NATO, the North Atlantic Treaty Organization, is showing the resolve and foresight to act outside Europe. NATO has agreed to take over leadership in August of the international security force in Afghanistan and is supporting Poland’s effort to help bring security to Iraq. And NATO continues to play a major role in the global war against terrorism.
“Yet,” as President George W. Bush said, “armed force is always a last resort, and Americans know that terrorism is not defeated by military power alone”:
“We believe that the ultimate answer to hatred is hope. The ideology of terrorism takes hold in an atmosphere of resentment and despair. And so we help men and women around the world to build lives of purpose and dignity.”
The U.S. is committed to a fifteen-billion dollar effort to prevent and treat AIDS and provide care for its victims in Africa and the Caribbean. President Bush has also asked the U.S. Congress to increase foreign assistance to help spur economic growth and alleviate poverty:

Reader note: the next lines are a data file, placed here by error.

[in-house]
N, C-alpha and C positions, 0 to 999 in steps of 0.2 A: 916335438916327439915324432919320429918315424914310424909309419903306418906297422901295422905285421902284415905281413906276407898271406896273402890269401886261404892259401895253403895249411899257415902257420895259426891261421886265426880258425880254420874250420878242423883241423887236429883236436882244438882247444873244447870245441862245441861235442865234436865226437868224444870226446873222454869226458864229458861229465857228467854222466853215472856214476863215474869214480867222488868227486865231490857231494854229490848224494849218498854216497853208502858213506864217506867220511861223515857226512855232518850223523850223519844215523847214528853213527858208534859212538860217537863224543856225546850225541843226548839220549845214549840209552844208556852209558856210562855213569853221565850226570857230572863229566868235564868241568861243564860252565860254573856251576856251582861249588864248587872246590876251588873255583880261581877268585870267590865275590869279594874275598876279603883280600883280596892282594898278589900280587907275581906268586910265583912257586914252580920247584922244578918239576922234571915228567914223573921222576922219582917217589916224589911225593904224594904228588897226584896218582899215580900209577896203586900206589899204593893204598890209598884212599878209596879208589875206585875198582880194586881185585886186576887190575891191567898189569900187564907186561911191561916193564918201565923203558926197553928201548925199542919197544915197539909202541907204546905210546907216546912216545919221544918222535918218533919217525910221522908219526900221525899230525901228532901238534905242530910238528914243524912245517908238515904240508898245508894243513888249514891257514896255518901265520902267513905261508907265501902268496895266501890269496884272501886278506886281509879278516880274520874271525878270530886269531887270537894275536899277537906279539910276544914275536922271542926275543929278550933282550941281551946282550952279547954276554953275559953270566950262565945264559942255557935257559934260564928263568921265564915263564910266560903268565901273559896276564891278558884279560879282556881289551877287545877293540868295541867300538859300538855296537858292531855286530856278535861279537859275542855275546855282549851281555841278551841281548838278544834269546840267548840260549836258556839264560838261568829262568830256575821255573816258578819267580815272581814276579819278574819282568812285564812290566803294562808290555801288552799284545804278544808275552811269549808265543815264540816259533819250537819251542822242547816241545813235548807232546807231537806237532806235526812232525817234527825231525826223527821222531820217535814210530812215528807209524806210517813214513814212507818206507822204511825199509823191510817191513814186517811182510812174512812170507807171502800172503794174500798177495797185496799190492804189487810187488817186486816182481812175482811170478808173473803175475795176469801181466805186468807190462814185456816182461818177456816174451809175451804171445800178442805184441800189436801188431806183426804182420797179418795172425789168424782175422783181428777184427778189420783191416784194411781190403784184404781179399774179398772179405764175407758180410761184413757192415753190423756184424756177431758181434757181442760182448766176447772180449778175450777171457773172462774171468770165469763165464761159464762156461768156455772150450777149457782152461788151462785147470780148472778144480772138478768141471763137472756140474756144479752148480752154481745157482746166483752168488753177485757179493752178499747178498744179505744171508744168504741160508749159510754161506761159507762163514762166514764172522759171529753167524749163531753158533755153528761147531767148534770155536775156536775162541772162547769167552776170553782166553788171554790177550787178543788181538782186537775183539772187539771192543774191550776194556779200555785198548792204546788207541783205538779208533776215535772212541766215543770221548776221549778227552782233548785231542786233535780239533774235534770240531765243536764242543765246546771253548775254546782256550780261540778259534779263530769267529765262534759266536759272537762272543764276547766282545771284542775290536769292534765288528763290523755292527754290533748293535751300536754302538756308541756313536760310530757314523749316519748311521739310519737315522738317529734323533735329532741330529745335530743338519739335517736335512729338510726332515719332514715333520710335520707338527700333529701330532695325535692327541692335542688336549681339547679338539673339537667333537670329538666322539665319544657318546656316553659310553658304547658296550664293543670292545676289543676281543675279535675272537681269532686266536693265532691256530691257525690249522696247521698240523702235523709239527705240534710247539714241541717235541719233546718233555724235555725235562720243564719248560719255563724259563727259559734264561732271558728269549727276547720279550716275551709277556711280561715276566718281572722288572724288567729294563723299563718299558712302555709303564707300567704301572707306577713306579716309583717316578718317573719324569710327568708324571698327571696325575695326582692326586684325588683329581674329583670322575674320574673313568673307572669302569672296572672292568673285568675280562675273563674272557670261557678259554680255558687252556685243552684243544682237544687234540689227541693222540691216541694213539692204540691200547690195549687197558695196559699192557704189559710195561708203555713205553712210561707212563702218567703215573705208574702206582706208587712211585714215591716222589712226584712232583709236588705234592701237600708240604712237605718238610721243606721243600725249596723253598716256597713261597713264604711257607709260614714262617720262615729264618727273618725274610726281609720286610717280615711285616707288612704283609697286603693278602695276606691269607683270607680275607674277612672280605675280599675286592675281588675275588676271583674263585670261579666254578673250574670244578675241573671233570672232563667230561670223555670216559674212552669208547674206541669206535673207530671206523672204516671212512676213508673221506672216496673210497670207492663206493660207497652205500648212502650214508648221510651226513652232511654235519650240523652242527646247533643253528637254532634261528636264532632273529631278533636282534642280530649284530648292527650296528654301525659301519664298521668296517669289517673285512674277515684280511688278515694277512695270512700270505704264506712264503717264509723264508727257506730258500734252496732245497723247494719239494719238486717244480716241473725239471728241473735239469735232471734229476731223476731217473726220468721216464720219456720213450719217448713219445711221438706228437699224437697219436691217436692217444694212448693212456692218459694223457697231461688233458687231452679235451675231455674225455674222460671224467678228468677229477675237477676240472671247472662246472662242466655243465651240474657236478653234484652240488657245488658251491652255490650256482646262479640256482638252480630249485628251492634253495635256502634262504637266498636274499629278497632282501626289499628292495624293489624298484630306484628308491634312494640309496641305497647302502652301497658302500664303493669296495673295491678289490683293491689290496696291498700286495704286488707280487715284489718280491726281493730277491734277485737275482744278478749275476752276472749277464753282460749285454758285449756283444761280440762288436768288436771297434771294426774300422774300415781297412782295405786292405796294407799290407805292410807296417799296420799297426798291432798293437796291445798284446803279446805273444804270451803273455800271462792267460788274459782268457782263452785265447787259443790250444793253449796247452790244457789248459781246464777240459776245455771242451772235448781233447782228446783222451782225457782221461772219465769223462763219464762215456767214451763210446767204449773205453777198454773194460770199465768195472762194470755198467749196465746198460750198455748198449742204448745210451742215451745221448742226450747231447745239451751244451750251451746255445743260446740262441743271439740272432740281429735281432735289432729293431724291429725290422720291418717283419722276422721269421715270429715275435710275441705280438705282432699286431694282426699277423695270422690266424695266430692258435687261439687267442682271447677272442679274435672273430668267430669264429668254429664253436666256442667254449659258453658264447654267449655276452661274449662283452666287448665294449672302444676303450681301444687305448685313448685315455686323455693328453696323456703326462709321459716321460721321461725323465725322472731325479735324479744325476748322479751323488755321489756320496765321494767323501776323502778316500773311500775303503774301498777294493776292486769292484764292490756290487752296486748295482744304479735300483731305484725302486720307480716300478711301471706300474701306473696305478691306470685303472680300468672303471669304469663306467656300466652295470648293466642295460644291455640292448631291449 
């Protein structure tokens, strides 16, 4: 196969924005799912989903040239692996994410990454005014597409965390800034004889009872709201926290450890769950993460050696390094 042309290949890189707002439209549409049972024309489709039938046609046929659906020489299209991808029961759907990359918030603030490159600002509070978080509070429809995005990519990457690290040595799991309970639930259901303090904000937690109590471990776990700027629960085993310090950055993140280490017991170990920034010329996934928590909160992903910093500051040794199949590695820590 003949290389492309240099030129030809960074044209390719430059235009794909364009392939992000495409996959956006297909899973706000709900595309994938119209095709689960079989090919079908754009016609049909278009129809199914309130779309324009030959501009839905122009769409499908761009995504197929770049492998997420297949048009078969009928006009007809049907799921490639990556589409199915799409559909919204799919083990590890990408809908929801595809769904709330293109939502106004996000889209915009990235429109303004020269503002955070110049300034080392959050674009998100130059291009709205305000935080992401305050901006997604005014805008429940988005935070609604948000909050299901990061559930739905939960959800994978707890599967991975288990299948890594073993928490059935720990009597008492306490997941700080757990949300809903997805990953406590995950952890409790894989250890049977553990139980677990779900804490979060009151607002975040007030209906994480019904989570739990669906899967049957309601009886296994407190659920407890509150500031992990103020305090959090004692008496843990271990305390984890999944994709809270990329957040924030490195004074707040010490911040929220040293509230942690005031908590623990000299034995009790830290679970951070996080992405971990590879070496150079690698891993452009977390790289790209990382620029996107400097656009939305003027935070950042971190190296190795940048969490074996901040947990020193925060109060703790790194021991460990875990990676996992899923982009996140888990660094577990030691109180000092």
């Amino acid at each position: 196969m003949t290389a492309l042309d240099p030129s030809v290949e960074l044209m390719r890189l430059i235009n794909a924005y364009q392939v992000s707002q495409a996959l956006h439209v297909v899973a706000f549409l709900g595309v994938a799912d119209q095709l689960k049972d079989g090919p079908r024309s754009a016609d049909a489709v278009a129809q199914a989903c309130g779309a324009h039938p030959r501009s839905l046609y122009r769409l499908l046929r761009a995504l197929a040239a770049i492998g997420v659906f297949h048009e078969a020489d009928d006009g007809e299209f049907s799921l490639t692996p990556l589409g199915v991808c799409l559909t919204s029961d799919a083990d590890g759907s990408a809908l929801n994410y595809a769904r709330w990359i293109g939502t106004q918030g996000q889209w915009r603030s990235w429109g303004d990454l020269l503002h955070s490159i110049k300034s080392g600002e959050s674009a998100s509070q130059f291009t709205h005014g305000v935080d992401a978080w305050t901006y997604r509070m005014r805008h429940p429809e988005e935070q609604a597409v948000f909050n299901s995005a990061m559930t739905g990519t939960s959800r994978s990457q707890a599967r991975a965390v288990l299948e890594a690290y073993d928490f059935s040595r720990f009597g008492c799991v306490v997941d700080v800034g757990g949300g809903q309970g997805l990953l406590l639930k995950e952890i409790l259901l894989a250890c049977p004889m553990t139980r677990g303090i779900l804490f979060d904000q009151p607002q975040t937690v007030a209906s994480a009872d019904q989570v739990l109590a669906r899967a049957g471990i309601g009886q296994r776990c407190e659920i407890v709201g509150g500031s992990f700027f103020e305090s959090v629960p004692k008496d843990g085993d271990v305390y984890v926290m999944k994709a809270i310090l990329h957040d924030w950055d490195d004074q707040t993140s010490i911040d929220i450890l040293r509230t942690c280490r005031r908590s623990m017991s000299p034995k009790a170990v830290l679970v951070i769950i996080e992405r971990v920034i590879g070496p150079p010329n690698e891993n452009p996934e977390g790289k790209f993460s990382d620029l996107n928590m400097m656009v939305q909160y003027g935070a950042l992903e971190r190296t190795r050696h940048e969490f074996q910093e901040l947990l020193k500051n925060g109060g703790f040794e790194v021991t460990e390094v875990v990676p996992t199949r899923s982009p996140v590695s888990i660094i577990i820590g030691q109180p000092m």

“This aid will go where it will do the most good -- not to corrupt elites, but to nations with leaders that respect the rule of law, invest in the health and education of their people, and encourage economic freedom.”
But for freedom to prevail, said President Bush, “terrorism must end”:
“This is America’s agenda in the world. From the defeat of terror, to the alleviation of disease and hunger, to the spread of human liberty, we welcome and we need the help, advice, and wisdom of friends and allies.”
Afghanistan and Iraq have been liberated. In the last twenty months, the world has seen the determination of the U-S-led coalition to fight regimes that give safe haven to terrorists. As President Bush said, “Today we are striving for a world in which men and women can live in freedom and peace, instead of in fear and chaos, and every civilized nation has a stake in the outcome.”